White people have the oddest definition of "always" I have ever seen. Well, nothing is for always and everything is subject to change. Thank God. Otherwise we'd "always" have slaves, we'd "always" find some reason not to do the right thing.

More power to the N.C. for finally figuring out the truest if not the oldest maxim of the West: He who controls water, controls development. Always.

But just like Jeff believes in the romantic myth of the Marlboro cowboy, I suppose I indulge in my own fantasies. I dream of a sensitive-yet-strong, eco-warrior mounted on a shining steed who defends the wild and still gets the girl at the end...

Well, a girl can dream, can't she?

--Sherry Luna

Foul Shot

To the Editor,

Regarding "Fools With Rules" (Tucson Weekly, May 21): Usually, I agree with Tom Danehy's opinions, or at least find them entertaining. However, he keeps dissing my high school. The reason Mesa Mountain View is so big is because Mesa is one of the fastest growing towns in the country. All of Mesa's high schools are overpopulated, due mainly to a city government that is more interested in growth than sustaining and improving its infrastructure.

More importantly, I think there is something more than just a larger pool of athletes to draw from. When I was a Toro, every member of the basketball team had experience in Mormon leagues. I know for a fact that players that had more than enough talent to play for other schools were passed over in favor LDS-trained kids. Size is not the only thing that matters.

--Jeff Graupmann

Three's The Charm

To the Editor,

Wow--three stories about Sells, Capital of the Tohono O'odham Nation, in one edition of The Skinny (Tucson Weekly, May 14).

Indian Oasis School District for years has offered fascinating controversies for any enterprising reporter interested in exploring them. How disappointing to see it finally make it into the newspaper over an uninteresting qualifications issue.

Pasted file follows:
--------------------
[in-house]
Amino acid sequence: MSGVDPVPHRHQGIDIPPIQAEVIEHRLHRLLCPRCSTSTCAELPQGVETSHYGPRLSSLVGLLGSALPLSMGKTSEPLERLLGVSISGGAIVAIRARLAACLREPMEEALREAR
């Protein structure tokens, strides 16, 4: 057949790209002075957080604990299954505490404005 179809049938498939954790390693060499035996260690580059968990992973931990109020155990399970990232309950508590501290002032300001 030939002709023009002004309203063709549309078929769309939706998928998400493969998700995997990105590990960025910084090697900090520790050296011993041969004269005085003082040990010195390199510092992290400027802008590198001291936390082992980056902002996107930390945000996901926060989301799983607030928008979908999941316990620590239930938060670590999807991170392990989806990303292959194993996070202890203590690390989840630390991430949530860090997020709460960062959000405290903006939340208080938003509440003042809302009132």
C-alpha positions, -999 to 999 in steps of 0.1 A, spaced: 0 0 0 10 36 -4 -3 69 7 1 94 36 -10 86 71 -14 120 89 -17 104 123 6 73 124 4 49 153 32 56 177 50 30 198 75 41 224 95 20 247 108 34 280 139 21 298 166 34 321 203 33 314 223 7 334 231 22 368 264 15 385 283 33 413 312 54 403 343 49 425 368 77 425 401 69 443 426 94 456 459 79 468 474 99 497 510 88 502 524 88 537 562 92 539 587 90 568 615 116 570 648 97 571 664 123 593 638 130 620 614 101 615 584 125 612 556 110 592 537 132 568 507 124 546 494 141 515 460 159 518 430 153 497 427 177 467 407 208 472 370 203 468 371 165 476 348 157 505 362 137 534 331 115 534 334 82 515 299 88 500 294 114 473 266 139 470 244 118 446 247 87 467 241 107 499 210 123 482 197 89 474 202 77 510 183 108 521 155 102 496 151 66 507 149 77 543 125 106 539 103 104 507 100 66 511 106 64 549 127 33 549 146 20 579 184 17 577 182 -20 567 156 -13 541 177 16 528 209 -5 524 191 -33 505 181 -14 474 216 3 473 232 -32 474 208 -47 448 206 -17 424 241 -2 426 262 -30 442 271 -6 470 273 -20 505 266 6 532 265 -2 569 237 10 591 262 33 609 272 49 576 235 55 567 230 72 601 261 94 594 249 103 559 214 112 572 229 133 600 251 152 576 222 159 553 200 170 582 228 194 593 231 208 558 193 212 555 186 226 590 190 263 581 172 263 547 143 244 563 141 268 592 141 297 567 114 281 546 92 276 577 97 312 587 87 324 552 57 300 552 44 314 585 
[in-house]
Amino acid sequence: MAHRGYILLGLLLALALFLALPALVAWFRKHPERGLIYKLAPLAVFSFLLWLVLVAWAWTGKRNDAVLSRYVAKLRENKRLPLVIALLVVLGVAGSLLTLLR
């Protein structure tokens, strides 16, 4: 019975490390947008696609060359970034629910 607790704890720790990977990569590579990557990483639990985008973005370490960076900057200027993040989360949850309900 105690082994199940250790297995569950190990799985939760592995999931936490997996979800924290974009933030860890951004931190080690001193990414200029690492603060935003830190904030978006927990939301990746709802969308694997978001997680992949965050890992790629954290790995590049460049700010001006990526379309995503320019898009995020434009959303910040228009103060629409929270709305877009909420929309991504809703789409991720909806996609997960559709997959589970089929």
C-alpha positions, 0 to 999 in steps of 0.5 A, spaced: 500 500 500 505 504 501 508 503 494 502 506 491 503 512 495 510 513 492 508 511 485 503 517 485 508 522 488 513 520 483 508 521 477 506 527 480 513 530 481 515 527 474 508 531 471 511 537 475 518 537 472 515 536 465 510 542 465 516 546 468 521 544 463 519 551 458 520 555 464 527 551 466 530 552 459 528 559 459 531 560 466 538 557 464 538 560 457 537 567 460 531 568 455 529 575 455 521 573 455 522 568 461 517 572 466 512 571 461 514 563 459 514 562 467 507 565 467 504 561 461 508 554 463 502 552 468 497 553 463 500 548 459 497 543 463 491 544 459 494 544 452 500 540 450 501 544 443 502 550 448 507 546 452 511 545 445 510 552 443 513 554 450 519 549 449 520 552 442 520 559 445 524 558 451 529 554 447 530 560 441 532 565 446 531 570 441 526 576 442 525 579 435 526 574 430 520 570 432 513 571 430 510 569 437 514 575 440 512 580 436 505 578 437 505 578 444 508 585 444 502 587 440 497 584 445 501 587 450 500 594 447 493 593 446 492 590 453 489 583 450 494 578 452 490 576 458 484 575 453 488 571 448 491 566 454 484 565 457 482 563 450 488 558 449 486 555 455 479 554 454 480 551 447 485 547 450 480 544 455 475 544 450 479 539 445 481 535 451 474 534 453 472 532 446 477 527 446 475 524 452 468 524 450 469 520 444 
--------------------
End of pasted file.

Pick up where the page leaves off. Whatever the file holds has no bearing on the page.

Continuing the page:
I know for a fact that Malcolm Escalante and the Escalante family have been "residents" of Sells Village and Sells District longer than we can easily comprehend. In almost nine years of my working in the reservation's tribal courts, I never once heard Judge Escalante's sincere commitment to the welfare of the O'odham people questioned. How curious to see him characterized by innuendo as a self-dealer grasping at a position on the school board to advance his personal ambitions.

Then you send a nosegay right out of the Citizen society pages to former Tohono O'odham tribal judge Rosalie Lopez. You report that she resigned but not that her resignation was rejected, in acerbic prose reminiscent of Dr. Johnson's rebuff to Lord Chesterfield, by her boss, the very same Malcolm Escalante, because procedures to remove her for cause had already begun.

A pattern seems emerging here. Your third Indian country scoop was a cheap shot at a physically disabled attorney known to be high on the fecal roster of the aforementioned retired jurist.

Coincidence? Or conspiracy?

--Robert J. Bushkin


To the Editor,

It was too bad that Karin Goodwin had to defend her book in your Mailbag column. Her novel, Sleeping With Random Beasts, rocked. I bought it, I loved it I loaned it to my girlfriends. Great voice, terrific new writer. Awesome chick book.

Mari Wadsworth has shown great insight at times, but she missed on this one.

--Susan Zakin


My boyfriend is really concerned about germs, and it kind of pisses me off, because there's a certain sexual act he will not perform, if you know what I mean. Anyway, about four months ago we had a fight because he's always emailing his ex-girlfriend, and I found out that he used to do this thing for her that he won't do for me. I told him that that didn't seem very fair, so he got mad at me for reading his email, even though we use the same computer, and he stormed out of the house. While he was out I took his toothbrush, and all the silverware, and the rim of the water bottle, and I applied them to a place where his mouth has been a stranger. Now I just smile every time he brushes his teeth.